- are supplied with electricity or gas and have an adequate number of electricity outlet sockets or gas outlet sockets for the supply of lighting and heating to, and use of appliances in, the premises, and
- have adequate plumbing and drainage, and
- are connected to a water supply service or infrastructure that supplies water (including, but not limited to, a water bore or water tank) that is able to supply to the premises hot and cold water for drinking and ablution and cleaning activities, and
- contain bathroom facilities, including toilet and washing facilities, that allow privacy for the user.

Our recommendation

In order to really create homes which are fit for habitation we also recommend including requirements to ensure there are:
- adequate cooking or food preparation facilities,
- adequate laundry facilities,
- adequate waterproofing in bathroom, kitchens, laundry areas,
- free from infestation by vermin, mould or other biotoxins,
- adequate insulation and weatherproofing.

Many people are also often surprised that there is no obligation to ensure premises are safe apart from things which are legislated elsewhere like smoke alarms. This could be fixed up in a number of ways, but one of the simplest is simply to insert safe into the current obligation (section 52) so that it become: “A landlord must provide the residential premises in a reasonable state of cleanliness, safe, and fit for habitation by the tenant”.

As a first step, parliament should pass this current proposal but we would support amendments to the bill to make it even stronger and more effective.

Fairer 'break fees' for leaving tenancies early

Occasionally tenants find that for work, personal or other reasons they can't maintain the contract until the end of the fixed term. When they leave, there is compensation payable for breaking the contract early - known as 'abandonment'. The current system is a confusing, two-tiered one which often has no relationship with the actual costs to the landlord of the tenant leaving early.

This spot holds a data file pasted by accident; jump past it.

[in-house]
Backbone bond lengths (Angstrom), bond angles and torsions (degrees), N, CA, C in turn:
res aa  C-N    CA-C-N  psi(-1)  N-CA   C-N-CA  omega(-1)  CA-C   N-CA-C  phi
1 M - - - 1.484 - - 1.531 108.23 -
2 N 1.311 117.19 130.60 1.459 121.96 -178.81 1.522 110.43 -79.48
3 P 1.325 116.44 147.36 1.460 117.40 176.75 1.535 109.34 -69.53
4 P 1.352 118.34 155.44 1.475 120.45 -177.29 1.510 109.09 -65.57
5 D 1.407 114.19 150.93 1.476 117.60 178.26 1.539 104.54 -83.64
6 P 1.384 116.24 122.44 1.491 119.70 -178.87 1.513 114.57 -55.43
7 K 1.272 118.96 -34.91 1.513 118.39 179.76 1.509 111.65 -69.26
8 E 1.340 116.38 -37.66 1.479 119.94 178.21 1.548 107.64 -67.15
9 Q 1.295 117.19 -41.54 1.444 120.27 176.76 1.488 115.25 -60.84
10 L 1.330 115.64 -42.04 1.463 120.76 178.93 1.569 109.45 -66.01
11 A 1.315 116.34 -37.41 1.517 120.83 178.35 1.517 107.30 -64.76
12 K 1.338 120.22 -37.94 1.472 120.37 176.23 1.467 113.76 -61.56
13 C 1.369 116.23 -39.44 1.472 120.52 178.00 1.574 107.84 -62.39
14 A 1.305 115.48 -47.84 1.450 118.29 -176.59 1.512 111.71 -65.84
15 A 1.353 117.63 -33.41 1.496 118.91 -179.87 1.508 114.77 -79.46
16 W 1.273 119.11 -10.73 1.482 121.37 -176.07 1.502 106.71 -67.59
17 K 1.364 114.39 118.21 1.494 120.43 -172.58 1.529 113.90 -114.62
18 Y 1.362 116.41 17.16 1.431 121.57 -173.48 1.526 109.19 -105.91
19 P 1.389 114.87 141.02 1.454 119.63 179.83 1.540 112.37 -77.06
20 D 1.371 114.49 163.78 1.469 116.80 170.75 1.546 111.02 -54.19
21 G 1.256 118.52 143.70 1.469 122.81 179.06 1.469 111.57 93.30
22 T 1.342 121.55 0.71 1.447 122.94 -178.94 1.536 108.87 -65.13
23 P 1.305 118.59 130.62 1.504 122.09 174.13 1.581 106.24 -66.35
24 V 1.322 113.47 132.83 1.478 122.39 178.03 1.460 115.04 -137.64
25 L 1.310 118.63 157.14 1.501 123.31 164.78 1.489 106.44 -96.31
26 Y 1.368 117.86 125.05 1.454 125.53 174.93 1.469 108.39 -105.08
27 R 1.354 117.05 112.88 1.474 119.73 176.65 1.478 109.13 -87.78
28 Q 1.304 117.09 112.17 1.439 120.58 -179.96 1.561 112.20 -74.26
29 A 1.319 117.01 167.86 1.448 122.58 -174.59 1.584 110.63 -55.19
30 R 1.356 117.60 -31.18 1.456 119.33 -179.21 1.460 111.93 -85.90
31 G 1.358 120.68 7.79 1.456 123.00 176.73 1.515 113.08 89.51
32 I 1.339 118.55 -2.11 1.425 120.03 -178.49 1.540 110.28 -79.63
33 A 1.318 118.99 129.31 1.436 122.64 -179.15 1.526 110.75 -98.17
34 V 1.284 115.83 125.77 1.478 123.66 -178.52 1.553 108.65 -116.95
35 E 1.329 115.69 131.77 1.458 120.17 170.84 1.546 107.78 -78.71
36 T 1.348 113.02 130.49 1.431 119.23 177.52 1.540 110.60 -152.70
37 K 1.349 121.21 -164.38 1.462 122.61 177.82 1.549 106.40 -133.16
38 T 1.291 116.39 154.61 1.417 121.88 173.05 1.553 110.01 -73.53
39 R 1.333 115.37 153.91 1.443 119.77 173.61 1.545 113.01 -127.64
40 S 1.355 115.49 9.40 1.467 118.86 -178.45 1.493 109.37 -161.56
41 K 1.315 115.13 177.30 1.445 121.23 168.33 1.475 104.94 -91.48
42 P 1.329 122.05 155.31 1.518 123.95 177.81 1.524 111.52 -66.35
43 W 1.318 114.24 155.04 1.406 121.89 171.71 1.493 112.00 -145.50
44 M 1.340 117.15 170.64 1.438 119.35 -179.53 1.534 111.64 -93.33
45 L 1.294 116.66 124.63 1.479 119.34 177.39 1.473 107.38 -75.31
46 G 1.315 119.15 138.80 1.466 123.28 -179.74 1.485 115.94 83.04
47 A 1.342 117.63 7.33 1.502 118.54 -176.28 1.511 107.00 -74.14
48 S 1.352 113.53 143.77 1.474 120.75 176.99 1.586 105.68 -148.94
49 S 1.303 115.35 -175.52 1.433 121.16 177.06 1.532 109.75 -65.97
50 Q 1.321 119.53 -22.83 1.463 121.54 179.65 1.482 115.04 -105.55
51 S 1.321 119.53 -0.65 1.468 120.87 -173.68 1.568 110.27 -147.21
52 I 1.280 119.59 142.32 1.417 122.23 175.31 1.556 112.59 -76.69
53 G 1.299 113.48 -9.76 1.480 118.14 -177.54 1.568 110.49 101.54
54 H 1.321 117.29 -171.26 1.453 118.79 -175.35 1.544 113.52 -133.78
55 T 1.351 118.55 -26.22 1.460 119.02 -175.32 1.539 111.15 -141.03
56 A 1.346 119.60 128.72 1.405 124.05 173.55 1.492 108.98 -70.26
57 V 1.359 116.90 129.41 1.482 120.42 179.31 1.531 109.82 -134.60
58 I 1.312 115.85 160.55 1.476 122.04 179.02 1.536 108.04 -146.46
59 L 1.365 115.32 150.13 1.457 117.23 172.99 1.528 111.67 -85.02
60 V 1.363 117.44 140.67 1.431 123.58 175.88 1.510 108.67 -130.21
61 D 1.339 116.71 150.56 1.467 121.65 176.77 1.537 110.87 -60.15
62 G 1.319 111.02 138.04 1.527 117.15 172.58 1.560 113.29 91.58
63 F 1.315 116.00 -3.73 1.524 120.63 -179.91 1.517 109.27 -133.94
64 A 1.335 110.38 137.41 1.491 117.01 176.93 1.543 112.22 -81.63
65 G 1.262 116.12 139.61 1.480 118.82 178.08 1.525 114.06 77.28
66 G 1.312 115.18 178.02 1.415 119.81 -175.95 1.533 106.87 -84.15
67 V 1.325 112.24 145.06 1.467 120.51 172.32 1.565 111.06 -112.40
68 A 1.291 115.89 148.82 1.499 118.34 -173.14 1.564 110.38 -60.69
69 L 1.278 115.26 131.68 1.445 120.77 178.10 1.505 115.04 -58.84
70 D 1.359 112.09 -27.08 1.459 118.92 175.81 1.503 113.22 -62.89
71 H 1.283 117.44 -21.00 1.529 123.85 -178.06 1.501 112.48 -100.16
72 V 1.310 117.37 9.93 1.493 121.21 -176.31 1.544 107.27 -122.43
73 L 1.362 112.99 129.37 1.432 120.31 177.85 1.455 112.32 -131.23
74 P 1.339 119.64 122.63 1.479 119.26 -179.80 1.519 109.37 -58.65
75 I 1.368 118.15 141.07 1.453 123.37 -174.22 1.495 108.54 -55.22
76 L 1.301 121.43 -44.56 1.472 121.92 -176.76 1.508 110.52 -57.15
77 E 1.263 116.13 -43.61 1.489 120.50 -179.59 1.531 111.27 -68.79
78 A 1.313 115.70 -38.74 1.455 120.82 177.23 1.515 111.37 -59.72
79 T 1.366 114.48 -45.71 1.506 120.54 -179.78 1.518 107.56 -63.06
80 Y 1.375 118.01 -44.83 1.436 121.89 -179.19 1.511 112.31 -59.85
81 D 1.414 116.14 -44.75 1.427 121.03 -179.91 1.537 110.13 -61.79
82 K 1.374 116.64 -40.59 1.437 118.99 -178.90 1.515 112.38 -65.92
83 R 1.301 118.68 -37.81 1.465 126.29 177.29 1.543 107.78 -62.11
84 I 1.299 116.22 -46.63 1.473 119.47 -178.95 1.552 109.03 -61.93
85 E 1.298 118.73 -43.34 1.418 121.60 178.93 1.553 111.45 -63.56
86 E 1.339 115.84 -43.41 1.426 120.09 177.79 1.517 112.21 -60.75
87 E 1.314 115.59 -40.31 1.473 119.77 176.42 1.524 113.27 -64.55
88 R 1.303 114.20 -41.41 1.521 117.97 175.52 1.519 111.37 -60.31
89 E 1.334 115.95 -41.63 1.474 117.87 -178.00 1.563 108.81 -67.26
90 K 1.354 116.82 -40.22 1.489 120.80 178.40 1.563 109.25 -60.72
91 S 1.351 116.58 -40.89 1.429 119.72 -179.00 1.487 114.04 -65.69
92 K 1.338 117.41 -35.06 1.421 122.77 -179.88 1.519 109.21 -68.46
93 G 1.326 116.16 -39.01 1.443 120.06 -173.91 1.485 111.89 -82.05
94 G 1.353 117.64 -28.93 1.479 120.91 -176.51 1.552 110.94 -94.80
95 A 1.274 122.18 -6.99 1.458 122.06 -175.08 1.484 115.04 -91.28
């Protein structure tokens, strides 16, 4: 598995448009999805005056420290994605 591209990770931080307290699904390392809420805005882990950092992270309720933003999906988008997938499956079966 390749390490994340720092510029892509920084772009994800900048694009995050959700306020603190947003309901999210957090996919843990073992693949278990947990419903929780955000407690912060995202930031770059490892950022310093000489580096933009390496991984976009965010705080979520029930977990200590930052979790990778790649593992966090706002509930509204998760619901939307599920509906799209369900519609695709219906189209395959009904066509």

Currently landlords choose one of two compensation systems. They can choose a 'break fee' of either 6 weeks or 4 weeks (depending whether abandonment occurs in the first or second half of the agreement) as a fixed compensation.  Alternatively they can rely on a compensation scheme which comprises of rent until new tenant moves in, advertising, any relevant agents re-letting fee. This method involves adjusting the fees depending on how far through the contract the tenant is, as well as 'mitigation of loss' for landlords not attempting to raise the rent or being overly picky about choosing new tenants knowing that the outgoing tenant is picking up the tab while they choose.

Ensuring the proper amount is charged requires a lot of time and effort by the outgoing tenant.  At the moment, landlords choose whichever one they think will get them the most money.

The proposed change is to require the tenant to pay a fee more closely related to how far through the contract they are. Either, 4, 3, 2 or 1 weeks rent as a penalty depending on which quarter of the agreement (up to 3 years) they are in.  This is much closer to the real costs experienced by landlords once costs are considered in Tribunals.

Our recommendation

We think this much better reflects the average costs payable in 'abandonment'. It does have downsides for tenants who are in high demand areas - they may well pay more in break fees than under the 'compensation' scheme. However we think this is a fair trade for the certainty in not having to keep a close eye on the property once you've left and fighting unfair compensation claims in the Tribunal. A tenant's time and energy should be respected!

This proposal should be passed without change.

Changes to rent increases